Do you understand? Jesus was just like you are. He was fully human, body and soul. The only difference was that He was without sin. But He was everything you are as a human being. In the incarnation, Jesus did not cease to be anything He had been before as God, but He took on Himself what He had not before and that was full and complete humanity. And on the cross, we see a key piece of evidence of His full and complete humanity. Think about this, just like us, He experienced physical pain. Physical pain. Oswald Sanders writes, "He who began His ministry with gnawing hunger, in the temptation, forty days, is closing it with raging thirst." Jesus' thirst on the cross confirms again, that He was truly human. Why? Because God never gets thirsty, ever. The fact that He thirsted was proof that He had become fully and completely like us, so His cry of thirst confirms His real identity as a man.

Now I think you understand the humanity of Jesus, but let me ask you a question. Do you understand why that was important? Why does it matter? I can't put it any better than the Heidelberg Catechism does. I was rereading it again recently. Let me just read to you several questions and answers from the Heidelberg Catechism. Here is the explanation of why this matters. Catechism says,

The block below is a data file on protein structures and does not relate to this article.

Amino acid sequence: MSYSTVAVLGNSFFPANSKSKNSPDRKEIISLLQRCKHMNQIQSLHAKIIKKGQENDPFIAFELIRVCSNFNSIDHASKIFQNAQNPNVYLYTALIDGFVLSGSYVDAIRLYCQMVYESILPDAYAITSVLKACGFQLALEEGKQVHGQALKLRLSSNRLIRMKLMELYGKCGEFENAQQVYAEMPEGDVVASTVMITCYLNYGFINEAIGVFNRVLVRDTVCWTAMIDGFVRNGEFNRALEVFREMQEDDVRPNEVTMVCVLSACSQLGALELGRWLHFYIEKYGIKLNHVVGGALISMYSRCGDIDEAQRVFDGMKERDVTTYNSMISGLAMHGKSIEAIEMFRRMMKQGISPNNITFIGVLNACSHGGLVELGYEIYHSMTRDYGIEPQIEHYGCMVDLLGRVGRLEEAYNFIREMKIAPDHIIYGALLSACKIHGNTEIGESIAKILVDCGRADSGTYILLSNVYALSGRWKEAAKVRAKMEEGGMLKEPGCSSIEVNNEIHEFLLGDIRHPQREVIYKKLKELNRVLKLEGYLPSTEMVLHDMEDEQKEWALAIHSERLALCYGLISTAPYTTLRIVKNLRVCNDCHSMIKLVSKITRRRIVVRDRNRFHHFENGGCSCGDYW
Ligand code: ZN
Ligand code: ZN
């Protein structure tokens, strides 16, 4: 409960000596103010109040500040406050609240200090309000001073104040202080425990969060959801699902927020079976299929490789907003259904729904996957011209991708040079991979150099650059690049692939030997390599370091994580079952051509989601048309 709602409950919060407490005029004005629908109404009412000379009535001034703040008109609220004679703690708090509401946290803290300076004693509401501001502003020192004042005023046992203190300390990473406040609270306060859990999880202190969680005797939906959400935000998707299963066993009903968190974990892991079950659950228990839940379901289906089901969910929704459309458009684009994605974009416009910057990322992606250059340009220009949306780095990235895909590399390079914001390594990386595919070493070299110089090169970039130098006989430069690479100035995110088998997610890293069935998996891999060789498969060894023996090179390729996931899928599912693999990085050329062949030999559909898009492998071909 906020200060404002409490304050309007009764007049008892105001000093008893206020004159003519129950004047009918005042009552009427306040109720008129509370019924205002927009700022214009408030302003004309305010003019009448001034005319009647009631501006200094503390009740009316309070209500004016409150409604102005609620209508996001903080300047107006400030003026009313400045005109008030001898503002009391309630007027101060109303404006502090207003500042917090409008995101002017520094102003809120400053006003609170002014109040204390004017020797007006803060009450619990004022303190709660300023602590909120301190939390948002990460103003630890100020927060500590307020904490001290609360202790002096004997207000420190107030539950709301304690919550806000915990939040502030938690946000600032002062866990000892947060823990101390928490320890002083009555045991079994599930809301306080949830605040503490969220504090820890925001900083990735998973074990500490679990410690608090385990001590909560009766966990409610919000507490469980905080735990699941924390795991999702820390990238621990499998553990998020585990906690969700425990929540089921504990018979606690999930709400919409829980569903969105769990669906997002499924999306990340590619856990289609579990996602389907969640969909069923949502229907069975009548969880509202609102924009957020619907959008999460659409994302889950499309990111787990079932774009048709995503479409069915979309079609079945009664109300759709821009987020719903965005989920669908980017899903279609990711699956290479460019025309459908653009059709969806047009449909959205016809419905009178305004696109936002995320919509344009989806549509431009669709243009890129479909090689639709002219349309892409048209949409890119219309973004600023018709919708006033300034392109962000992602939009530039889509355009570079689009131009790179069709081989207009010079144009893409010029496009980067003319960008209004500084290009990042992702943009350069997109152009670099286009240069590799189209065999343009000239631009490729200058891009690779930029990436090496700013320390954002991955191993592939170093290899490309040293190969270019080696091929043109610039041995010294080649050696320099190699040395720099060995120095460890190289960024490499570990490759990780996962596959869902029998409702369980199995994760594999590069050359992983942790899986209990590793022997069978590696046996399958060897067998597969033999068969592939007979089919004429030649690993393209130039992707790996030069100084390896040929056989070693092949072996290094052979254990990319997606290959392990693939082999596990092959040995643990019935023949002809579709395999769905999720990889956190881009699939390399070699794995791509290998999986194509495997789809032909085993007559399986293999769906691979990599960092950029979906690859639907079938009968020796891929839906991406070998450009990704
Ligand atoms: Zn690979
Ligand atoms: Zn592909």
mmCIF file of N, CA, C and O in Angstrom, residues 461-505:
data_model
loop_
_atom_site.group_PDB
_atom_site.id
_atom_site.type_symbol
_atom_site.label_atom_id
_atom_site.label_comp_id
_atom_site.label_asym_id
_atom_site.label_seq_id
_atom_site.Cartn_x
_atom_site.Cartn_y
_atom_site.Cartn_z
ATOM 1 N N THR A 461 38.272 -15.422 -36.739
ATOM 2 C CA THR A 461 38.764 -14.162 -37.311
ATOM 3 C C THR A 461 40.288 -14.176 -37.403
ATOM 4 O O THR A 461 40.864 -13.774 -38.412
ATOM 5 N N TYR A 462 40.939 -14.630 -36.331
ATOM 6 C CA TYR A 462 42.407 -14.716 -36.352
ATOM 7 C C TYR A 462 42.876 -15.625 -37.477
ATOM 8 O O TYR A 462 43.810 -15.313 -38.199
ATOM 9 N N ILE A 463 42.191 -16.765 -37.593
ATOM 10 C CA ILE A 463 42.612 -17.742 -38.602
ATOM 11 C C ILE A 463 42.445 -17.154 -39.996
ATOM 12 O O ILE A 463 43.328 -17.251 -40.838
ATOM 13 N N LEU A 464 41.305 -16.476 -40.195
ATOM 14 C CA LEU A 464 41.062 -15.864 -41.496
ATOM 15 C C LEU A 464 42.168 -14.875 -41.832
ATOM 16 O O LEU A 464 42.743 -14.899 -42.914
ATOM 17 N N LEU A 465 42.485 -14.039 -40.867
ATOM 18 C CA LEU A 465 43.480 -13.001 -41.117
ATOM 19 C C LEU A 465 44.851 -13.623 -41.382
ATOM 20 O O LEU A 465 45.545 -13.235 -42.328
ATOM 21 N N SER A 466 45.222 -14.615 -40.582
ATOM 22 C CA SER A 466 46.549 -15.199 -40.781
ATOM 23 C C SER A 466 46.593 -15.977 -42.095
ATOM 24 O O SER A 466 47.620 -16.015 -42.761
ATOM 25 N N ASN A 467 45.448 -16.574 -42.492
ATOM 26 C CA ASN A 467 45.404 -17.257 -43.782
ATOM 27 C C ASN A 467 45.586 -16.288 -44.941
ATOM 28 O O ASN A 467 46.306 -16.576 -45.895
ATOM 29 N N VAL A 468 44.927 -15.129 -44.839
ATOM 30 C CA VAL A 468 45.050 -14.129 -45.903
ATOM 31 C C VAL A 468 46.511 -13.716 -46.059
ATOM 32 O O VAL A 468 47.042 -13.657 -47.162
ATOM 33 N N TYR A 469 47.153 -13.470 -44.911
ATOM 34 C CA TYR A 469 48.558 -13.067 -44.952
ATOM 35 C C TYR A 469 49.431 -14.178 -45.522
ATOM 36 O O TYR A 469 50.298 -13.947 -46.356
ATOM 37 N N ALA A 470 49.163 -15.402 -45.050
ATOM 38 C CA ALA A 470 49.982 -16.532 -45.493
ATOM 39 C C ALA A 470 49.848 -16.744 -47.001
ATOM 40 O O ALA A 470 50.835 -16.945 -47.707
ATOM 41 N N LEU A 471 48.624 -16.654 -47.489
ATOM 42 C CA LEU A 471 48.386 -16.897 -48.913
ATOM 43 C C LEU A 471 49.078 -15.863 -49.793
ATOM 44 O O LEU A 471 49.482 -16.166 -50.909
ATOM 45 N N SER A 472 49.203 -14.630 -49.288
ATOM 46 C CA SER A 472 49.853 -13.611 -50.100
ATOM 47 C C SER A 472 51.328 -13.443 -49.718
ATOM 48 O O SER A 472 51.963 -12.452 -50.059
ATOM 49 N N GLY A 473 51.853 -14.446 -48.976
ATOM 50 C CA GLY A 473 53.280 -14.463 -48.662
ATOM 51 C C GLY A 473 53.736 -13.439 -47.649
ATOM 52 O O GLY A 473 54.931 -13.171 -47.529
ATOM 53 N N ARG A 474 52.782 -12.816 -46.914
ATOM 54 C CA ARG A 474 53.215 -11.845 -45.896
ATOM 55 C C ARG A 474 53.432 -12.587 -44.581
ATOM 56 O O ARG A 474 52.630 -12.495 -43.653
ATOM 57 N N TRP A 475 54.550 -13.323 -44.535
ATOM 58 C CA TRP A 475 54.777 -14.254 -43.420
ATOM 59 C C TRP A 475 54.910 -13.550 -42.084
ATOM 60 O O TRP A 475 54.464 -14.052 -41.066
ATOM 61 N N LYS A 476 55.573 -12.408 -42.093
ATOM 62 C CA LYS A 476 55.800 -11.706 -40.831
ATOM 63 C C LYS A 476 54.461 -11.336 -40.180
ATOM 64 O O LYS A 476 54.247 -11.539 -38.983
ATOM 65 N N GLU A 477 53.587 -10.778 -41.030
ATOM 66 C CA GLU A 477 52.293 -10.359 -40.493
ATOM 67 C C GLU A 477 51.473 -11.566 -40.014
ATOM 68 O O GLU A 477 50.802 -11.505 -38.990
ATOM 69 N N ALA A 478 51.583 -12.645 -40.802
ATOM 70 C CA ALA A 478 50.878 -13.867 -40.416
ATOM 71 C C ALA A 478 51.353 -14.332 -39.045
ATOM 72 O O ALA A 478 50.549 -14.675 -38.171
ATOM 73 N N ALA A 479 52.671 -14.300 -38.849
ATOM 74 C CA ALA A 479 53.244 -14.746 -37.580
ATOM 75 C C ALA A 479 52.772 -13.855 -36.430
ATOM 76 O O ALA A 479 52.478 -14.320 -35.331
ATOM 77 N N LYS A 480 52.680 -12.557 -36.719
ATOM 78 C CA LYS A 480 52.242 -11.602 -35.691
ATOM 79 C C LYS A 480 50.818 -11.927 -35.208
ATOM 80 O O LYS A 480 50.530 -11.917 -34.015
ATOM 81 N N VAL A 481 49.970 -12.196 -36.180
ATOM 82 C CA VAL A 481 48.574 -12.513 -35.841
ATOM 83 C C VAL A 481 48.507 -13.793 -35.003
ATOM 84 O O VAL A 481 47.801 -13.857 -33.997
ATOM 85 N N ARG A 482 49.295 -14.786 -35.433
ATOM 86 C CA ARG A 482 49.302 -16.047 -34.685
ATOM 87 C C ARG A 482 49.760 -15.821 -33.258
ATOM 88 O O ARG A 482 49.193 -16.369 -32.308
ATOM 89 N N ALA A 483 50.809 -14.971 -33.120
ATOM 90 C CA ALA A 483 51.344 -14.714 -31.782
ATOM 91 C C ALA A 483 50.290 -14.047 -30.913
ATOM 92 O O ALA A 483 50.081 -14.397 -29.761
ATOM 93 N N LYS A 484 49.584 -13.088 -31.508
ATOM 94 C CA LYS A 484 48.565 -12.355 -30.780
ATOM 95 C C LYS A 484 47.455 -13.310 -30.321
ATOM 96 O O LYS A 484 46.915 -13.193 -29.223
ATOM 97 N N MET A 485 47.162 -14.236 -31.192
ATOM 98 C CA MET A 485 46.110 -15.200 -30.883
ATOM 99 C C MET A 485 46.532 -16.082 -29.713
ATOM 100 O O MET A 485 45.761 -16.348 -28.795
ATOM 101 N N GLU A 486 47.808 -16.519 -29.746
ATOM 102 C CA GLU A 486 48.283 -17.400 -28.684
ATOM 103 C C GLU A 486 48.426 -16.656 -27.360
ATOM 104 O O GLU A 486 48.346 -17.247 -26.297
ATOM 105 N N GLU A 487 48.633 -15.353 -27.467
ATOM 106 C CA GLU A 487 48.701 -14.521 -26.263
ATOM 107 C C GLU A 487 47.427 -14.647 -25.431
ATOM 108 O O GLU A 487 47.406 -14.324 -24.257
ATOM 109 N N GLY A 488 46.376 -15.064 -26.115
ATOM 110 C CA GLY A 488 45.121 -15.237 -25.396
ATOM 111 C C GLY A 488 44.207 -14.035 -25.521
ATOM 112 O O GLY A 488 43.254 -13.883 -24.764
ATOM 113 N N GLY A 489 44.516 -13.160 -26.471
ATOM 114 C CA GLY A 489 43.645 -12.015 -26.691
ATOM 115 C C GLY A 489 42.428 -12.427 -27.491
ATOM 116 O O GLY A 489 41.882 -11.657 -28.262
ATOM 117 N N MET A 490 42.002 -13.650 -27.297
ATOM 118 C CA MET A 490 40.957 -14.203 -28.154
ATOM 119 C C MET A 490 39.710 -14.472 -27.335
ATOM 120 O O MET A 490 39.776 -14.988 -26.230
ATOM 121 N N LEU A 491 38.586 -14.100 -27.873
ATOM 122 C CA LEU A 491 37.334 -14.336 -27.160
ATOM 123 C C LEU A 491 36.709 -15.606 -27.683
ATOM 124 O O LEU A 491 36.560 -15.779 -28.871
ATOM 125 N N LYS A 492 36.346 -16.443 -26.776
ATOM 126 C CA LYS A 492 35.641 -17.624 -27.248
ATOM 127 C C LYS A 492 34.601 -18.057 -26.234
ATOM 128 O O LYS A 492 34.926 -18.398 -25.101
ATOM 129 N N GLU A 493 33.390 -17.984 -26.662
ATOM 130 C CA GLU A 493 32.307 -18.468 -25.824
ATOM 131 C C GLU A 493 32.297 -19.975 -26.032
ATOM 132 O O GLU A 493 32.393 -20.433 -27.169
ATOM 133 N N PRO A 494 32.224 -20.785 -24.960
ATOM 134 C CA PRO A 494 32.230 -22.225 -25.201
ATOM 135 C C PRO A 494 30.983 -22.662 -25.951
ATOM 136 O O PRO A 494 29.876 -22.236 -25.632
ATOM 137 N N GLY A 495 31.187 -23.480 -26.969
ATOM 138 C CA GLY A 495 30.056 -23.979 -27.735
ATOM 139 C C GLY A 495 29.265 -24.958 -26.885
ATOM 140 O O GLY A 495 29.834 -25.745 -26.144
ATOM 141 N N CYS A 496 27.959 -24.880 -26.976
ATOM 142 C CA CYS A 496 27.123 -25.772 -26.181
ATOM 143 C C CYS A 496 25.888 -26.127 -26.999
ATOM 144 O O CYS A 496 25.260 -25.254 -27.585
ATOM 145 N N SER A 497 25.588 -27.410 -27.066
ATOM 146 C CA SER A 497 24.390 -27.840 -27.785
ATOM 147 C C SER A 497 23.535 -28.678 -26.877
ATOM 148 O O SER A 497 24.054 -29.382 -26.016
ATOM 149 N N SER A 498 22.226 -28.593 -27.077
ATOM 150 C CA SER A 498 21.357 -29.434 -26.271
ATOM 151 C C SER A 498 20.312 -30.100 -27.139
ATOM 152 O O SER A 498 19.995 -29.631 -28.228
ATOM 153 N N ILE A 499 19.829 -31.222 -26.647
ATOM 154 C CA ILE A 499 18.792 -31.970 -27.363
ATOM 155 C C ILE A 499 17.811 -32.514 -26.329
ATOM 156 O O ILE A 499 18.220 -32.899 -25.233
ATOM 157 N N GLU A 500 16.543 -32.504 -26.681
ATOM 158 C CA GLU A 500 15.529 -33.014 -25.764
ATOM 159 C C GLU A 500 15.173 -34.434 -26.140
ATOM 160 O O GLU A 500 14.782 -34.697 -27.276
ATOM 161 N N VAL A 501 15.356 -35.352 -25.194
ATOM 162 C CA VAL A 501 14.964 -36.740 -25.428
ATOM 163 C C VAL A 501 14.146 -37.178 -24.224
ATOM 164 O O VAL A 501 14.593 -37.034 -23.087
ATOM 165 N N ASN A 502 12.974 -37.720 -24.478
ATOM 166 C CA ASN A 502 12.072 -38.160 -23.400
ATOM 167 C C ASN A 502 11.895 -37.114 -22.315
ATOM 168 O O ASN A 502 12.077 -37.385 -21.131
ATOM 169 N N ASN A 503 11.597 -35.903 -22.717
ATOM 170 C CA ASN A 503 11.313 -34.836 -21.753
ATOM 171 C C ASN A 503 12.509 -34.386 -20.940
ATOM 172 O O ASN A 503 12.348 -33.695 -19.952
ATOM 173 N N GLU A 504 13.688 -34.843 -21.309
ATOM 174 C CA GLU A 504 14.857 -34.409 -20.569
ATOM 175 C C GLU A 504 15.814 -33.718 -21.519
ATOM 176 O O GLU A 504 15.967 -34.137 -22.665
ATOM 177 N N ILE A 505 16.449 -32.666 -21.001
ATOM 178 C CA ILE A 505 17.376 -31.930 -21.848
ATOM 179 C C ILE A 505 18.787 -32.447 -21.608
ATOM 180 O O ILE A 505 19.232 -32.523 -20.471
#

Since according to God's righteous judgment, we deserve temporal and eternal punishment, how can we escape this punishment and be again received into His favor? [The answer is:] God demands that His justice be satisfied; therefore, we must make full payment, either by ourselves or through another.